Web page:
Call for a time-out

Call for a time-out

Unlike in team sports, there is no halftime in politics. You get no time to rest, to recuperate, or to revise your strategy so that your team can raise its game and respond to the latest developments. Nor are there any time-outs, such as in basketball, volleyball or water polo – those brief breaks in play that allow you to undercut the opponent’s momentum or plan your next attack.

That’s too bad, because all political parties could use one. Even more so in recent years, as political time has become denser and political developments have become more crucial, putting an enormous strain on the minds of politicians and parties alike.

As far as the leftist-led government is concerned, a time-out would help clarify the relationship between the two coalition parties, SYRIZA and Independent Greeks (ANEL), and to examine the damage (not just on a PR level) inflicted by the initiatives of ANEL chief and Defense Minister Panos Kammenos. Kammenos is allowed to act as an independent force, using the armed forces to his own ends as he casually indulges in hammed-up sentimentalism and cheap populist antics.

A time-out would also give SYRIZA an opportunity (especially if the leadership had not sidelined the party’s collective decision-making bodies) to rethink the embarrassing and politically void excuses along the lines of “At least we are not as bad as you were” and “Believe me, it hurt me to vote.”

A time-out would also allow us to see – provided they had the necessary courage and honesty – the extent to which the long chain of SYRIZA’s inconsistencies and self-contradictions have altered the party’s character. Like the snakes that wrapped around Laocoon, preventing him from realizing that power is not a value in itself.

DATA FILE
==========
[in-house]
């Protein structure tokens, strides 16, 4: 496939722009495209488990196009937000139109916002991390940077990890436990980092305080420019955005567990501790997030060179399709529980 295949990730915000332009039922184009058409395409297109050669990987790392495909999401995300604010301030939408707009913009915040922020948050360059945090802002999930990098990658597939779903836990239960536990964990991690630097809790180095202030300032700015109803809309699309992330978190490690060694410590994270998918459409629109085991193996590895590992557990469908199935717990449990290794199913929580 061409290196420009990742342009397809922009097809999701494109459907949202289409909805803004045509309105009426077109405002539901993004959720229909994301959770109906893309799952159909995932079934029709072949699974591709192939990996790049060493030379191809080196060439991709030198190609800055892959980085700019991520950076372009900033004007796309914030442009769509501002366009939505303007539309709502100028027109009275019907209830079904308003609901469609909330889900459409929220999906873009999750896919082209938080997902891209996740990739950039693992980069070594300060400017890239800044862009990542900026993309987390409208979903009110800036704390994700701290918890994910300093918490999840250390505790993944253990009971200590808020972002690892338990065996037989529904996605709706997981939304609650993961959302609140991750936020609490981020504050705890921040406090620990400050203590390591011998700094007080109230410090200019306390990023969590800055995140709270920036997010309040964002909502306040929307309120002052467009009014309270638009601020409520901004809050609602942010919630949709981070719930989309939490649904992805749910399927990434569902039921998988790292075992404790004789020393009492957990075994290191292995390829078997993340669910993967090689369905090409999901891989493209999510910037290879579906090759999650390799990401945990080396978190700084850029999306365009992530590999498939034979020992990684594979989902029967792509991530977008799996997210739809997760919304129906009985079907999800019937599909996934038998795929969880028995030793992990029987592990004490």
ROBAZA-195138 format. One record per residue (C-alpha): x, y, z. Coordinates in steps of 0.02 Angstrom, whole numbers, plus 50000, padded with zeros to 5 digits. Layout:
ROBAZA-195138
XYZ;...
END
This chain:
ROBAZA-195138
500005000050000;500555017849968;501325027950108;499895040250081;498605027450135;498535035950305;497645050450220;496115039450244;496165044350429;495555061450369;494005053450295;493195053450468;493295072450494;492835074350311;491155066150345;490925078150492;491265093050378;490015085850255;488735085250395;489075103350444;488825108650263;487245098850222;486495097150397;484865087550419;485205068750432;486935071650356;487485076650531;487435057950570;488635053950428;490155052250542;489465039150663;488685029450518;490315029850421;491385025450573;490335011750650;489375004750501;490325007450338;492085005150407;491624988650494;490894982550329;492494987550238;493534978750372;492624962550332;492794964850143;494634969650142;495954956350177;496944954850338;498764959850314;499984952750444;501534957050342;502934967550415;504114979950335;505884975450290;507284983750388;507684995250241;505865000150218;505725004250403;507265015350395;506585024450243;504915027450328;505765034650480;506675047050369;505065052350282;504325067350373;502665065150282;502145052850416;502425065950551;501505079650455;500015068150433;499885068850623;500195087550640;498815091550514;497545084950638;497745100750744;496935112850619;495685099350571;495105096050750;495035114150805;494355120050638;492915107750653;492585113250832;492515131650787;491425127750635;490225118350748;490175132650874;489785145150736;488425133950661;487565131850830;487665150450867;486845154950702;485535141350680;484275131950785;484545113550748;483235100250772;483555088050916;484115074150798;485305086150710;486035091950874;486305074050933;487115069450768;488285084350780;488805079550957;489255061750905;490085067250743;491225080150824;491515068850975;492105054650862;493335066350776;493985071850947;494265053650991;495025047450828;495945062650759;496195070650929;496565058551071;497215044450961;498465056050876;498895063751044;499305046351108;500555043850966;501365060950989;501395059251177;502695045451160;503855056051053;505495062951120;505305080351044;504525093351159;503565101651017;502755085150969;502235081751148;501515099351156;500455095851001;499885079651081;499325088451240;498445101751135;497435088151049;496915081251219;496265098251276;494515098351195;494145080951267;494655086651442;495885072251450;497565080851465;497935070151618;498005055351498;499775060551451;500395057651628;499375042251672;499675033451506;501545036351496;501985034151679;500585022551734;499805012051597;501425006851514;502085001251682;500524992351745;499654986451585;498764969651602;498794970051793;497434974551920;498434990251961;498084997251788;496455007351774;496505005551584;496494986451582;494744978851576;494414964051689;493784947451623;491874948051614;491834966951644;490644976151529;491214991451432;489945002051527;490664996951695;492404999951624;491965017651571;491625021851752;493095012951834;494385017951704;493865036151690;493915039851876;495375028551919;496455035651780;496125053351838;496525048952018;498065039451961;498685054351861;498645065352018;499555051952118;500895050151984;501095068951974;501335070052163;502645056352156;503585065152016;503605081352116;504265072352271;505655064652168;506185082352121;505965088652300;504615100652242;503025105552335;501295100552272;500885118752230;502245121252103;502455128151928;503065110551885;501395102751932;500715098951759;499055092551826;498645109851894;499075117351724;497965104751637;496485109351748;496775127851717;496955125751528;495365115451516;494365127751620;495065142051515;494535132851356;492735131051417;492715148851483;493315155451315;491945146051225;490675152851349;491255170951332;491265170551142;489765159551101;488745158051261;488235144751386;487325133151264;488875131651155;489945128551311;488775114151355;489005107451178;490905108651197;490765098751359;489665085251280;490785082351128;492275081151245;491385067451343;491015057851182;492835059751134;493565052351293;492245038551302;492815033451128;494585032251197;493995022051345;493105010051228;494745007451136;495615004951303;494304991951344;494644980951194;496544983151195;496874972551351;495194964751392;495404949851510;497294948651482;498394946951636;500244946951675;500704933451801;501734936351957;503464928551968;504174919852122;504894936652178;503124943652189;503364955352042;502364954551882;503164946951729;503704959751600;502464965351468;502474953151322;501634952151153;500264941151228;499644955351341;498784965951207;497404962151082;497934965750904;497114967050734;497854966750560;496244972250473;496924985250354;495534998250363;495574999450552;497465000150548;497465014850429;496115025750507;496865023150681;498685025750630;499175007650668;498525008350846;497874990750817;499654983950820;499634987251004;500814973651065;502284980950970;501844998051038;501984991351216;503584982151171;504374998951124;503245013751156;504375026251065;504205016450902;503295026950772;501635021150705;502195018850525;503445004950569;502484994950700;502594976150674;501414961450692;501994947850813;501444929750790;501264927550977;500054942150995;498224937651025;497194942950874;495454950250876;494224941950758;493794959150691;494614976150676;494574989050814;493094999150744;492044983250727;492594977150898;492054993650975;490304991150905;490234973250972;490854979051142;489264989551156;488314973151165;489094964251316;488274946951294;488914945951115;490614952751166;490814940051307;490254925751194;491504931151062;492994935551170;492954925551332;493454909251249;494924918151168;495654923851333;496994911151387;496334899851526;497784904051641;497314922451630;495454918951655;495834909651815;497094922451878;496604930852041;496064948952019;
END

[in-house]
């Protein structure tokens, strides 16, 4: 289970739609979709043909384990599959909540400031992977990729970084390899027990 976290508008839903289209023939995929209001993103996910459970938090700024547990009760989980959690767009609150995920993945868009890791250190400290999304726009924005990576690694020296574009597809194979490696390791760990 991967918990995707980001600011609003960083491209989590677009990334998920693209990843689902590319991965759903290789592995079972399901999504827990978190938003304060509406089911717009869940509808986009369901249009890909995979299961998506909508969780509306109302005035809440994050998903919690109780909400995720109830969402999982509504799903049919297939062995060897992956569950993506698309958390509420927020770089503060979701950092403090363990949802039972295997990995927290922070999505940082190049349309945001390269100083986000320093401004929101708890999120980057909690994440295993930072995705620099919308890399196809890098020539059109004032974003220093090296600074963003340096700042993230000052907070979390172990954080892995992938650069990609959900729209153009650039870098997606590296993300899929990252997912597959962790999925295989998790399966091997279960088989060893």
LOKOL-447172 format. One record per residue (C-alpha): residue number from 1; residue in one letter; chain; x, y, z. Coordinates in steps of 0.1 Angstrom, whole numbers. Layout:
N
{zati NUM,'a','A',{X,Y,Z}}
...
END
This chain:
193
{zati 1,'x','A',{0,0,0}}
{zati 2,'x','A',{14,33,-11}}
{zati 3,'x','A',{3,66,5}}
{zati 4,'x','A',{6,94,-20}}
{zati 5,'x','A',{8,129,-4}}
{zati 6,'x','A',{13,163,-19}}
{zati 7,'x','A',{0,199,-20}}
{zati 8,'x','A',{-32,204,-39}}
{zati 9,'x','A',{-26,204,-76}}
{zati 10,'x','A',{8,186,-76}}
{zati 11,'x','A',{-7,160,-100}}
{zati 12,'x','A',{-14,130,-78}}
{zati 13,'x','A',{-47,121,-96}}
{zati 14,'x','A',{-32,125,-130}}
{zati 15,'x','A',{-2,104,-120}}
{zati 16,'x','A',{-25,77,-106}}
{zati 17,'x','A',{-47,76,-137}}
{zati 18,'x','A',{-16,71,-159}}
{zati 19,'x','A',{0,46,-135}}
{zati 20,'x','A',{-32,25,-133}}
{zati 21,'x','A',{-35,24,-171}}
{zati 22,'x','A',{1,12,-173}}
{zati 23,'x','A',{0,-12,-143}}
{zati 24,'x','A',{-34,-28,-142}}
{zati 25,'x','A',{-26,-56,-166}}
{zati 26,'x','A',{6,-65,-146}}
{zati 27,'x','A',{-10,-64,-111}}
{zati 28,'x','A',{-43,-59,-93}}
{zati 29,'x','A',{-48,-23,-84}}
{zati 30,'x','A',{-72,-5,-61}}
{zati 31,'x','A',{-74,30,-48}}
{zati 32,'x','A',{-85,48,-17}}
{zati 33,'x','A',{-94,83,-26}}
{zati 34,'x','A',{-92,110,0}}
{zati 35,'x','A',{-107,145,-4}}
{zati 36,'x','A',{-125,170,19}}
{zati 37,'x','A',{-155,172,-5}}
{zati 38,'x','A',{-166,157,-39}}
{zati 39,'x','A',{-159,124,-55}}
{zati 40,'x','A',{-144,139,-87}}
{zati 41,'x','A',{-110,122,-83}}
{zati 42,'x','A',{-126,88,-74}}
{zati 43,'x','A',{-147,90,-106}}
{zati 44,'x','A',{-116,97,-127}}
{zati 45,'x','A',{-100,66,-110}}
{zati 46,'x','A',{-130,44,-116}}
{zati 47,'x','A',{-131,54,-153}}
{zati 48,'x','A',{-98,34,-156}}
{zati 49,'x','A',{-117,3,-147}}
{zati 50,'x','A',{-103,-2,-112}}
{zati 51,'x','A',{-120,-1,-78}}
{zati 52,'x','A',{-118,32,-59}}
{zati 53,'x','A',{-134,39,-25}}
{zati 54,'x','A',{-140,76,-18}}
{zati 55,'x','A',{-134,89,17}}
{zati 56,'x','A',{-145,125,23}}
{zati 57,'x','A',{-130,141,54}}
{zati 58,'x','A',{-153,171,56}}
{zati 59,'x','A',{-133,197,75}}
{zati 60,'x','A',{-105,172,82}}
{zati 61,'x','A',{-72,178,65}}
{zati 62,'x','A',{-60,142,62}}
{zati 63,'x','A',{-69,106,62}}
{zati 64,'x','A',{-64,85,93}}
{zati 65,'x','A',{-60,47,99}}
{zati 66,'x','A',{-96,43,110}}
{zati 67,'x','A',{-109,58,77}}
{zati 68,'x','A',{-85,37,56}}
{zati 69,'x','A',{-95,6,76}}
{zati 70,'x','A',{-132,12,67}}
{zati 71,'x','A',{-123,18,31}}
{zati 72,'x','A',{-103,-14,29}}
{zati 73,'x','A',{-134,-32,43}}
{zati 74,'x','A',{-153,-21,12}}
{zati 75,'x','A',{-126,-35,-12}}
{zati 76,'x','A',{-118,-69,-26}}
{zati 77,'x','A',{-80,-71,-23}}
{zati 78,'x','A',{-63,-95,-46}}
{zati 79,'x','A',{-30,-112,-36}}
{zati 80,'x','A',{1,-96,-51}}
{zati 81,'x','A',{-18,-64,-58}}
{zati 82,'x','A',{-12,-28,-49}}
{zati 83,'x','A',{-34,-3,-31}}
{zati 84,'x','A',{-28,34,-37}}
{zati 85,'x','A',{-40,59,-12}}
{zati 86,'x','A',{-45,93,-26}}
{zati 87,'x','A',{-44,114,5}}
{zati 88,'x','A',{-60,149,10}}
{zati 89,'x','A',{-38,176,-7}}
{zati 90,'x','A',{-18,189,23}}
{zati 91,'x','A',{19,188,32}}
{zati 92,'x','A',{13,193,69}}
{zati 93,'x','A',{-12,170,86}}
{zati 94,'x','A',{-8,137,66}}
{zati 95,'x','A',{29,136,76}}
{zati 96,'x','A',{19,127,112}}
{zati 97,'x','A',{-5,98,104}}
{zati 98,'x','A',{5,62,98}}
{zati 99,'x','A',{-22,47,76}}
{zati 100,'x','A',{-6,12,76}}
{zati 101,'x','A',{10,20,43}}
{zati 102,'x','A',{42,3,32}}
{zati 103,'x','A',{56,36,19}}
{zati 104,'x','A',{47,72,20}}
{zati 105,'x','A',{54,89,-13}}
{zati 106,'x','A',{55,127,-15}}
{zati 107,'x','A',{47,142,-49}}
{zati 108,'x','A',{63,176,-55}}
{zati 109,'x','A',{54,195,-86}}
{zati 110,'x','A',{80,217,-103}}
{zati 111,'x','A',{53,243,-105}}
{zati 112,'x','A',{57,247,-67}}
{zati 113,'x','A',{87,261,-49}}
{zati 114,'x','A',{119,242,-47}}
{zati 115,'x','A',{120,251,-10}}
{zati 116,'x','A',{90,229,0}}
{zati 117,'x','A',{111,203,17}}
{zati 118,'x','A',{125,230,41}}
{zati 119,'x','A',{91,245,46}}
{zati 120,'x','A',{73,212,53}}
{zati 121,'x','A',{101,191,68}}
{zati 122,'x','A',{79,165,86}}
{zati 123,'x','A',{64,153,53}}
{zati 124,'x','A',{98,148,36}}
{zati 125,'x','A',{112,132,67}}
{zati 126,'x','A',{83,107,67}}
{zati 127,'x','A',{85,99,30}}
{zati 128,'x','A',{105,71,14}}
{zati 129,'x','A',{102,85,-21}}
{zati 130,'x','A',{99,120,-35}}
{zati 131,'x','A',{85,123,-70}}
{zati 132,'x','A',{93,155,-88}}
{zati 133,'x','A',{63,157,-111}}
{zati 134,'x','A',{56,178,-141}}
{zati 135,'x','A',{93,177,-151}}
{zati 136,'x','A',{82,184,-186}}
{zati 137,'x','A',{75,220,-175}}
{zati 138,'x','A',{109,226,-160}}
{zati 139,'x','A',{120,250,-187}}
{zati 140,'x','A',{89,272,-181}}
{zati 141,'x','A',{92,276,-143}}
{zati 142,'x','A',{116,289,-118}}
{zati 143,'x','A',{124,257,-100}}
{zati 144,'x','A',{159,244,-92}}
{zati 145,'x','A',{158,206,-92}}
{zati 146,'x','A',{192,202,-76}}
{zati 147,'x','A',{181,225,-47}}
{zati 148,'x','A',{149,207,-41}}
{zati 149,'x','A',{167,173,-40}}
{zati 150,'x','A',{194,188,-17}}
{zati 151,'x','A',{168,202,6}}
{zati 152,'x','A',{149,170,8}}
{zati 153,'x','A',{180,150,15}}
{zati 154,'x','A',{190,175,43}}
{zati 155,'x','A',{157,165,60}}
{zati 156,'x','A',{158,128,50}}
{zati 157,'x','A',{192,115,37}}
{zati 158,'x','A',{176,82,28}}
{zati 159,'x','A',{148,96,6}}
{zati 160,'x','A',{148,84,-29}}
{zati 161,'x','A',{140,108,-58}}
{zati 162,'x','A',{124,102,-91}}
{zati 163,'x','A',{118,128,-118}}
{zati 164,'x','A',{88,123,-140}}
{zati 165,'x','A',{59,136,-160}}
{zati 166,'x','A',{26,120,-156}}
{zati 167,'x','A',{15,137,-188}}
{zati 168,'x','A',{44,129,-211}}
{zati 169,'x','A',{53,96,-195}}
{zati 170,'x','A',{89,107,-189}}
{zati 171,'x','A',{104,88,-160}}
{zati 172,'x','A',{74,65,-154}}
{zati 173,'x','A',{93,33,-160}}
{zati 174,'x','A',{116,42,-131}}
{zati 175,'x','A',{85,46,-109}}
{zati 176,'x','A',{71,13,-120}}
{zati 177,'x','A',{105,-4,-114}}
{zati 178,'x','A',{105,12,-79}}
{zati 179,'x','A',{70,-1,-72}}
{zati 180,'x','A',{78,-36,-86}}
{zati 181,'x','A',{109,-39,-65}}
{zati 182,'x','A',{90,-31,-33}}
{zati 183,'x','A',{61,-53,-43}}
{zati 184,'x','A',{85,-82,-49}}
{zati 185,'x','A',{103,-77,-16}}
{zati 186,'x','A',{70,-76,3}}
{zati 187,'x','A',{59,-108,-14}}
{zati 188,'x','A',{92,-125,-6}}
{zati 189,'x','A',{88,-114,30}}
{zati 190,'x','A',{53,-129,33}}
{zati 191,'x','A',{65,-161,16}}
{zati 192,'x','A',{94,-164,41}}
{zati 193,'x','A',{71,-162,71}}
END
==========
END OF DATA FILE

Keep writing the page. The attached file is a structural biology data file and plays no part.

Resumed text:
The opposition could also use a time-out. It would allow New Democracy to re-examine the quality of its political rhetoric rather than warm up for ministerial positions. The new conservative leader, Kyriakos Mitsotakis, has already made a number of spectacular U-turns, especially over his call for elections “here and now.” In so doing, he may have appeased the hard-line faction of his conservative party, but this faction is not the best to conquer the political center.
As for Greece’s centrist parties, they too could benefit from a time-out, provided of course that what they are in fact missing is time, and not solid ideas and directness.

Only two parties out there do not need a time-out, each for their own reasons. The Communist Party (KKE) has placed itself outside the time continuum. The other is Golden Dawn. Repeated delays in the criminal trial of the neofascist party, the disappearance of case files incriminating several of its members, and the shelving of charges in connection with racist assaults in 2011 have given GD precious time for political camouflage.

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